first crawler and a typical focused crawler. A focused Since web sites frequently have large components that are crawler implements a strategy that associates a score with organized as trees, entering a web site at a leaf can result each link in the pages it has downloaded [8, 9, 10]. The in a serious barrier to finding closely related pages. In our links are sorted according to the scores and inserted in a example, when a researcher’s home page is entered, say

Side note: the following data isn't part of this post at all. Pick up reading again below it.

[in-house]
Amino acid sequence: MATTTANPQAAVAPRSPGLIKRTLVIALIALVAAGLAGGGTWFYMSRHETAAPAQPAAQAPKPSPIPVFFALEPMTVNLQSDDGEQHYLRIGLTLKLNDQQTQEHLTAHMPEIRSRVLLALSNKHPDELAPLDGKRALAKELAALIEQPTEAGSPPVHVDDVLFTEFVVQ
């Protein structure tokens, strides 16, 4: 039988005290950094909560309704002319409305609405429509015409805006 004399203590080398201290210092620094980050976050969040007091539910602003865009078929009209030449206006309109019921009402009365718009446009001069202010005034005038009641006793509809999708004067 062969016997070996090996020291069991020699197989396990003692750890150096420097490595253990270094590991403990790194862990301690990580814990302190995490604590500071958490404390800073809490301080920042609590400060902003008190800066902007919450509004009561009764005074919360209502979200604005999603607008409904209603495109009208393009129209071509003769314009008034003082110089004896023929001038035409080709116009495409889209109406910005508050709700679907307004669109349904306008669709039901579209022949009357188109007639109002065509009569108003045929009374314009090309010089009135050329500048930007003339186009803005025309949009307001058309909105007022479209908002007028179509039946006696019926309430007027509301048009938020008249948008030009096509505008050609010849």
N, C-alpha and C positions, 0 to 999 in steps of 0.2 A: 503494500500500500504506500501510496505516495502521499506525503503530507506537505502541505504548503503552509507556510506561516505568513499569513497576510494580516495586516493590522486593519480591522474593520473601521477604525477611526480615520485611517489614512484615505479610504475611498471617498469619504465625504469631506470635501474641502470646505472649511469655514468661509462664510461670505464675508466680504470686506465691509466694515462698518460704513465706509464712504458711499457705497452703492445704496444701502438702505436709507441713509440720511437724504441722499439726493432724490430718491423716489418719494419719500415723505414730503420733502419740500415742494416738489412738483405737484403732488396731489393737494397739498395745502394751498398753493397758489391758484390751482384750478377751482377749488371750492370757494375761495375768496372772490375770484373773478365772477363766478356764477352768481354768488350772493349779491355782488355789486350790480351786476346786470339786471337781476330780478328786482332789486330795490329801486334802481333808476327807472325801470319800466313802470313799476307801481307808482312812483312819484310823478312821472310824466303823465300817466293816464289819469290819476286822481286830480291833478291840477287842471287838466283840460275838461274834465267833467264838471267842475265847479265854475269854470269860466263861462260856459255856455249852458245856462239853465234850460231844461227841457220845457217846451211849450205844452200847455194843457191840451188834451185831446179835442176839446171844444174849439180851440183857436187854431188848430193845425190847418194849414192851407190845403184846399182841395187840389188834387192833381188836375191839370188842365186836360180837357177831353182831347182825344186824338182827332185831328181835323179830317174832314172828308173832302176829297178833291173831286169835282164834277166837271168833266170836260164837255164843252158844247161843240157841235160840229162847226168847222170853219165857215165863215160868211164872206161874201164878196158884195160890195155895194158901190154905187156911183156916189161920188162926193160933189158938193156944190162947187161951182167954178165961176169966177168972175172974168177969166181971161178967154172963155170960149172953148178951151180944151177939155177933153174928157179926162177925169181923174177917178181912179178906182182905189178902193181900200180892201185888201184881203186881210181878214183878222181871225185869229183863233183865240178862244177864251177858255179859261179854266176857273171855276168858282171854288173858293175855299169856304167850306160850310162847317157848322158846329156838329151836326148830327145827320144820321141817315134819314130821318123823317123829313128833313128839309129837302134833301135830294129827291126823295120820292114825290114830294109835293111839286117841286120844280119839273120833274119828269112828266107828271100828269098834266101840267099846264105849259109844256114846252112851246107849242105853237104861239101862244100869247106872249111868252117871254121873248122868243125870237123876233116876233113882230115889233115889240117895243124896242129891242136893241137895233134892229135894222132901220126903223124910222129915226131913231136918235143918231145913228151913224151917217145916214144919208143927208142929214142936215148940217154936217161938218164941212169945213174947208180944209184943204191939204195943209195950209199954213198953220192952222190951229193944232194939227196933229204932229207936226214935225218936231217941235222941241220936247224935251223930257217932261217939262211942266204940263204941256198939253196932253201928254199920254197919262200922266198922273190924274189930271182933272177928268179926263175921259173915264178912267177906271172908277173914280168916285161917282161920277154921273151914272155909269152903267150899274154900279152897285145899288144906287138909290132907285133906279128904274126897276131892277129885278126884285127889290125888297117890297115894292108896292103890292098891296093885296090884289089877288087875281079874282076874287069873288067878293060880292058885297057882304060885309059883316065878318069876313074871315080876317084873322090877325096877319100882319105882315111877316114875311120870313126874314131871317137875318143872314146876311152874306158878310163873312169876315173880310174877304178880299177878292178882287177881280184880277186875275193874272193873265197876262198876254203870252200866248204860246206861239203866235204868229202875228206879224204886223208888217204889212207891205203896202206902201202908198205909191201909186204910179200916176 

via a link from a list of papers at a conference site, a good Contex Graph Back Crawl Stage strategy would be for the crawler to find the department member list, and then search the pages of other researchers in the department. However, unless an explicit link exists Learning Stage Set of Classifiers C1 C2 C3 from the researcher’s page to the CS department member Class Decision list, existing focused crawlers cannot move up the hierar- Crawling Stage Wchy to the CS department home page. Crawl W New Document EngineW Our focused crawler utilizes a compact context repre- sentation called a Context Graph to model and exploit hi- Actual Analized document erarchies. The crawler also utilizes the limited backward Queue 1 Queue2 Queue 3 Queue 4 crawling [13, 14] possible using general search engine in- . . . .. . . . dices to efficiently focus crawl the web. Unlike Rennie and McCallum’s approach , our approach does not learn the context within which target documents are located from a small set of web sites, but in principle can back crawl a sig- nificant fraction of the whole web starting at each seed or Figure 2: Graphical representation of the Context Focused on-topic document. Furthermore, the approach is more ef- Crawler. During the initialization stage a set of context ficient in initialization, since the context is constructed by graphs are constructed for the seed documents by back- directly branching out from the good set of documents to crawling the web, and classifiers for different graph layers model the parents, siblings and children of the seed set. are trained. During the crawling stage the crawl engine and the classifiers manage a set of queues that select the next 3 The Context Focused Crawler page on which to center the crawl.